How California fares in relation to the legalization of recreational marijuana coming into force next January will in many ways set the scene for the rest of the country. While other States have legalized marijuana, with recreational marijuana first becoming legal in Colorado in 2014, none are as big or as significant as in California at the present time. And none have run into as many problems so far, with ever-changing rules and regulations. The industry in California is already huge and going to get bigger. The total marijuana industry is estimated to be in the region of around $7 billion next year, up from previous estimates of $5 billion. Companies are flocking into the market and customers eagerly await legalization, but there is some ambiguity remaining and there is a huge rush to make the deadlines. Ready or not, California is kicking recreational marijuana into play on the first of January, and, sad to say, most businesses and counties are certainly not ready.
California Marijuana Confusion
Los Angeles and San Francisco are among many cities still struggling to fashion local rules for pot shops and growers. Without the regulations, there could be limited options in many places for consumers eager to ring in 2018 with a legal cannabis purchase.According to Cara Martinson of the California State Association of Counties:“The bulk of folks probably are not going to be ready Jan. 1”.In general, California will treat cannabis like alcohol, allowing adults 21 and older to legally possess up to an ounce and grow six marijuana plants at home. This January, the newly legalized recreational sales will be merged with the state’s two-decade-old medical marijuana market (established in 1996, California being the first state to allow the use of medical marijuana in the USA), which is also coming under much stronger regulation.
But big gaps loom in the system intended to move cannabis from the field to distribution centers, then to testing labs and eventually retail shops. This is the area of concern for many. There are many concerns around moving the marijuana from the fields to the shops and centers, storage and security regulations, what type and quality of testing is required and what the acceptable levels of toxins are as well as marketing and packaging guidelines. Unfortunately, there is nowhere to set a standard on, given many states also lack comprehensive regulations concerning these issues. Agreeing on what is appropriate and then implementing it is going to take some time, and all of these rules will certainly not be in place come the first of January. Temporary measures will have to take place in the meantime unless legislators and councils can act quickly.
At present the state intends to issue temporary licenses in January, and it has yet to release its plan to govern the estimated $7 billion marketplace, the nation’s largest legal pot economy.If businesses aren’t licensed and operating in the legal market, governments aren’t collecting their slice of revenue from sales. California expects to collect $1 billion in taxes in the first 7 years of legalization, and this is exclusive of Federal taxation on marijuana. However, many outlets have complained about what they view as potential conflicts in various rules and laws, which is often the case when recreational marijuana is first implemented. The state expects businesses that receive licenses will only work with similar business that also hold licenses. But that has alarmed companies who are concerned at the prospect of their current supplier deciding not to come into the legal market, or accidentally failing to comply, given the ambiguity in the current laws.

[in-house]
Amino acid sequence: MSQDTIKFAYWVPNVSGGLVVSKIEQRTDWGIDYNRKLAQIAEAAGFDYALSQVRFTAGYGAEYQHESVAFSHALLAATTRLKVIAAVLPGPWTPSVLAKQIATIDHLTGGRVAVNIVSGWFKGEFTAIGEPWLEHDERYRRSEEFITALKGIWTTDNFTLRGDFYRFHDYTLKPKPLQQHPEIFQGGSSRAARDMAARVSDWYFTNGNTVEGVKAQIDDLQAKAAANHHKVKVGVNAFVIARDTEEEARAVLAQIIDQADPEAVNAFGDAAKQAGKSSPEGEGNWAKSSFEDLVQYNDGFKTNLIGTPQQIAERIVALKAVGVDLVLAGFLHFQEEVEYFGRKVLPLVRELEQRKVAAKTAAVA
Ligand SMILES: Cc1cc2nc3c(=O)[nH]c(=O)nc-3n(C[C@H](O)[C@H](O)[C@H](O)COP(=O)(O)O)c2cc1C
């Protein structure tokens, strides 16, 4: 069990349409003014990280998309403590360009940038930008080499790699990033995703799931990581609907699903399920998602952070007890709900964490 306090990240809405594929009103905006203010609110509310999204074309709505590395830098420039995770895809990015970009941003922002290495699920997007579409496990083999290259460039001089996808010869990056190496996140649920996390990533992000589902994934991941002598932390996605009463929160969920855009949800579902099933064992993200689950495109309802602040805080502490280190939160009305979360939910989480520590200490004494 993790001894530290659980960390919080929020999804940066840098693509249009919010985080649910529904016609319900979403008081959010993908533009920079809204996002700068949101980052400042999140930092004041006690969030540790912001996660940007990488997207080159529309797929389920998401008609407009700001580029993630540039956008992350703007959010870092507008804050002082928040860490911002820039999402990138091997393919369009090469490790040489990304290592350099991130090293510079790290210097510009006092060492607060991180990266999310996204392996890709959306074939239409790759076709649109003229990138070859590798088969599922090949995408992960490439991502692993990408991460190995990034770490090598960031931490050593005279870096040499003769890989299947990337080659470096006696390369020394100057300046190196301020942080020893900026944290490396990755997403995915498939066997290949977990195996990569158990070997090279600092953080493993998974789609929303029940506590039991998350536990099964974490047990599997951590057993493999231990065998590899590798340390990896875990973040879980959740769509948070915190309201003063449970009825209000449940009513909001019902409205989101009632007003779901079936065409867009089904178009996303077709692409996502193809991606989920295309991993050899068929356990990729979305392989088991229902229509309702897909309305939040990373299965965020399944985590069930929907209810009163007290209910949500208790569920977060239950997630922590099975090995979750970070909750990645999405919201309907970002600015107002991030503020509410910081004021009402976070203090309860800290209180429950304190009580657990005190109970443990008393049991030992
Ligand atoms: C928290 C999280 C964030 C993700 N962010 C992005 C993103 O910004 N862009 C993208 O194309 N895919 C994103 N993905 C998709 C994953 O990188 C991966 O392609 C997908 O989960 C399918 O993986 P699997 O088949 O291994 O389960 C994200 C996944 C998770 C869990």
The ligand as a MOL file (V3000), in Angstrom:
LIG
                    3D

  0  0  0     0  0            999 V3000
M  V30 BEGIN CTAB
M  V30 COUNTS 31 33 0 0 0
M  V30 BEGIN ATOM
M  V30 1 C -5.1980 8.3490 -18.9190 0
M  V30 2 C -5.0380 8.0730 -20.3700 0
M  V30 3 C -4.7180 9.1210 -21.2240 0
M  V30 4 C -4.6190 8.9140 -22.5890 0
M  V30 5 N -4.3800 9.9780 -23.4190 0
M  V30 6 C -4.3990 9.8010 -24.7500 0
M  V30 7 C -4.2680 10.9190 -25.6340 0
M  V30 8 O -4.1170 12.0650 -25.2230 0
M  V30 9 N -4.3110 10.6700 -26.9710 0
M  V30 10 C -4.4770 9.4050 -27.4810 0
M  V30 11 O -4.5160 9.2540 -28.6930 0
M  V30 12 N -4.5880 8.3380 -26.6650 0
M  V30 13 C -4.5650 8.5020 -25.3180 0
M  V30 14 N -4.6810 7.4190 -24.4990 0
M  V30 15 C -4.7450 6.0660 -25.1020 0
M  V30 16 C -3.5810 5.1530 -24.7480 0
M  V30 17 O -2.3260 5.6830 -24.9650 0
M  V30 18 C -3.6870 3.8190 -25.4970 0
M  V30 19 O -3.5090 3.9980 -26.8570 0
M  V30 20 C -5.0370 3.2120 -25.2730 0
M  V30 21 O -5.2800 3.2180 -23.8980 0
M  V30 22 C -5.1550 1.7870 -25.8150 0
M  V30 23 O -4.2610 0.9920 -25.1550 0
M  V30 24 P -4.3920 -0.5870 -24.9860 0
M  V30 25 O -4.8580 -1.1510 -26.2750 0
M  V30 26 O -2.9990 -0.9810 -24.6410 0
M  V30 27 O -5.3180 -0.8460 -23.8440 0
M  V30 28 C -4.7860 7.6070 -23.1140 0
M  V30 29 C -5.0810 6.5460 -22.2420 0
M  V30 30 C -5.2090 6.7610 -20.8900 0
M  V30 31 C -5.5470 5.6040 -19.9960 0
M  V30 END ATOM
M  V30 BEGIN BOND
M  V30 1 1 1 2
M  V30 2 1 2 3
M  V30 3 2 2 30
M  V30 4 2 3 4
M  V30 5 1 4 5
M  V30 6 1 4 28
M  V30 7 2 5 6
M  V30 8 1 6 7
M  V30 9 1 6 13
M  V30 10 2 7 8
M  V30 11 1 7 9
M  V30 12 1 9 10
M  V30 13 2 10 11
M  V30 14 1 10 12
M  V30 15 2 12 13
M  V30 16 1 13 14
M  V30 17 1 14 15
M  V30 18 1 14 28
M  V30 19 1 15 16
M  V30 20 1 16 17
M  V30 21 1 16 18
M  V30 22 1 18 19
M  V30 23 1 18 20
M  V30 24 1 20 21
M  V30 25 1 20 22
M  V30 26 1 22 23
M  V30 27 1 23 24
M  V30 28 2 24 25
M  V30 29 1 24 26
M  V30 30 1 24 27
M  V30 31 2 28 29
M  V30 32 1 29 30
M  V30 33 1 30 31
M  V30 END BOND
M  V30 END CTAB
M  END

Many regions in Californian have simply decided to ban marijuana altogether. This is usually done via an ordinance which is a yearlong measure banning all marijuana related activities. However, because it is banned in a lot of cities, other places which allow marijuana have become business hotspots, such as Shasta County, which has 3 medical marijuana dispensaries. And some cities have made an absolute killing by providing generous marijuana business policies and setting out marijuana industrial regions, to the detriment of more conservative regions which have opted for marijuana bans.
Many parallels may be drawn with Canada. Canada promised to have recreational marijuana across the nation by July 2018. However, there is little chance that this is going to occur and the government is seen to be dragging its heels on certain election promises. But this is not entirely due to any form of incompetence, laziness or corruption. The fact is that marijuana legalization is a complex business in many respects, with a number of conflicting requirements. There are also a number of competing interests between the cultivators, the distributors, the customers, and wider society including the rights of children and the protection of the environment.
A possible solution around many issues would be to enforce strict testing and quality control requirements. Vendors cannot sell their product unless toxins are below a certain level and products have to be lab certified. Marijuana which is shown to contain synthetic additives or dangerous toxins would not be permitted, meaning the growers who used chemicals harmful to the environment would not be able to get rid of their marijuana. In states where rules and regulations are in place, medical marijuana has been shown to contain alarming amounts of toxins. Meaning that medical rules and regulations are not doing their job and independent testing facilities might be a better selection.